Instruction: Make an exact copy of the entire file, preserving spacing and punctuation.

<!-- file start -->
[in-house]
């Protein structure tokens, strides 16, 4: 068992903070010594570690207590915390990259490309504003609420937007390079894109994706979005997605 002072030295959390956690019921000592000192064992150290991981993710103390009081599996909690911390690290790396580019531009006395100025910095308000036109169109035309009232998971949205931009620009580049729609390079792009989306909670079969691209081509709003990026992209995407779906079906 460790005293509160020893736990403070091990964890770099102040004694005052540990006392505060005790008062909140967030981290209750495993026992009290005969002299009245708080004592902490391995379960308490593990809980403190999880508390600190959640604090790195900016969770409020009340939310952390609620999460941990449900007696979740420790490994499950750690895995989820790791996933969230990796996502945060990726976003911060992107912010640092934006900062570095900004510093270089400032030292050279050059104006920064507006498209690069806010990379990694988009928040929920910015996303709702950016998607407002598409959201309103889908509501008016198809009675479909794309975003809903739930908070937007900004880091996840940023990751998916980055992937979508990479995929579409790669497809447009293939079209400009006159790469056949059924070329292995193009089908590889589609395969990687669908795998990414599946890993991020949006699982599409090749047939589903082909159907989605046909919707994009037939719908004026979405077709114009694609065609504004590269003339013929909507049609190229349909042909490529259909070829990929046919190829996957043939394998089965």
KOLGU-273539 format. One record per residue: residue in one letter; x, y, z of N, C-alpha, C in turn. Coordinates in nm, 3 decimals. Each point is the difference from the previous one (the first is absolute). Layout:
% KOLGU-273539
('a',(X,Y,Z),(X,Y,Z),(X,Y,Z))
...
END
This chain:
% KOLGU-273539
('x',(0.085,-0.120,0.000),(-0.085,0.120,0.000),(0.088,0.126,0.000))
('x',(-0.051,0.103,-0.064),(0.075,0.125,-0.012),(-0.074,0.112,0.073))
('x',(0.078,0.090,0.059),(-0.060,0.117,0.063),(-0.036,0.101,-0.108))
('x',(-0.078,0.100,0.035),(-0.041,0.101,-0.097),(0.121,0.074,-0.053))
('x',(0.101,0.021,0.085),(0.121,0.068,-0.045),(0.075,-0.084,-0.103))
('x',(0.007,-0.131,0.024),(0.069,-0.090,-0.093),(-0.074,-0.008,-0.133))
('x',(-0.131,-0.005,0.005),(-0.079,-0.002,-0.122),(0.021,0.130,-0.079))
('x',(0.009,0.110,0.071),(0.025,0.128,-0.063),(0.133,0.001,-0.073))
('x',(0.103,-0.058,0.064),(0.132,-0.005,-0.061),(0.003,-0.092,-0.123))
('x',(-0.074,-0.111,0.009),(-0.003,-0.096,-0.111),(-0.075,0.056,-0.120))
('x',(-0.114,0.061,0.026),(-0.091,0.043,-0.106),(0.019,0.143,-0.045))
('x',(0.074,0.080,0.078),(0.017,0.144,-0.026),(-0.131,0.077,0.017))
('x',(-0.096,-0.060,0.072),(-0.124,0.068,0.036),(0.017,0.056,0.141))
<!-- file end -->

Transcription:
[in-house]
């Protein structure tokens, strides 16, 4: 068992903070010594570690207590915390990259490309504003609420937007390079894109994706979005997605 002072030295959390956690019921000592000192064992150290991981993710103390009081599996909690911390690290790396580019531009006395100025910095308000036109169109035309009232998971949205931009620009580049729609390079792009989306909670079969691209081509709003990026992209995407779906079906 460790005293509160020893736990403070091990964890770099102040004694005052540990006392505060005790008062909140967030981290209750495993026992009290005969002299009245708080004592902490391995379960308490593990809980403190999880508390600190959640604090790195900016969770409020009340939310952390609620999460941990449900007696979740420790490994499950750690895995989820790791996933969230990796996502945060990726976003911060992107912010640092934006900062570095900004510093270089400032030292050279050059104006920064507006498209690069806010990379990694988009928040929920910015996303709702950016998607407002598409959201309103889908509501008016198809009675479909794309975003809903739930908070937007900004880091996840940023990751998916980055992937979508990479995929579409790669497809447009293939079209400009006159790469056949059924070329292995193009089908590889589609395969990687669908795998990414599946890993991020949006699982599409090749047939589903082909159907989605046909919707994009037939719908004026979405077709114009694609065609504004590269003339013929909507049609190229349909042909490529259909070829990929046919190829996957043939394998089965």
KOLGU-273539 format. One record per residue: residue in one letter; x, y, z of N, C-alpha, C in turn. Coordinates in nm, 3 decimals. Each point is the difference from the previous one (the first is absolute). Layout:
% KOLGU-273539
('a',(X,Y,Z),(X,Y,Z),(X,Y,Z))
...
END
This chain:
% KOLGU-273539
('x',(0.085,-0.120,0.000),(-0.085,0.120,0.000),(0.088,0.126,0.000))
('x',(-0.051,0.103,-0.064),(0.075,0.125,-0.012),(-0.074,0.112,0.073))
('x',(0.078,0.090,0.059),(-0.060,0.117,0.063),(-0.036,0.101,-0.108))
('x',(-0.078,0.100,0.035),(-0.041,0.101,-0.097),(0.121,0.074,-0.053))
('x',(0.101,0.021,0.085),(0.121,0.068,-0.045),(0.075,-0.084,-0.103))
('x',(0.007,-0.131,0.024),(0.069,-0.090,-0.093),(-0.074,-0.008,-0.133))
('x',(-0.131,-0.005,0.005),(-0.079,-0.002,-0.122),(0.021,0.130,-0.079))
('x',(0.009,0.110,0.071),(0.025,0.128,-0.063),(0.133,0.001,-0.073))
('x',(0.103,-0.058,0.064),(0.132,-0.005,-0.061),(0.003,-0.092,-0.123))
('x',(-0.074,-0.111,0.009),(-0.003,-0.096,-0.111),(-0.075,0.056,-0.120))
('x',(-0.114,0.061,0.026),(-0.091,0.043,-0.106),(0.019,0.143,-0.045))
('x',(0.074,0.080,0.078),(0.017,0.144,-0.026),(-0.131,0.077,0.017))
('x',(-0.096,-0.060,0.072),(-0.124,0.068,0.036),(0.017,0.056,0.141))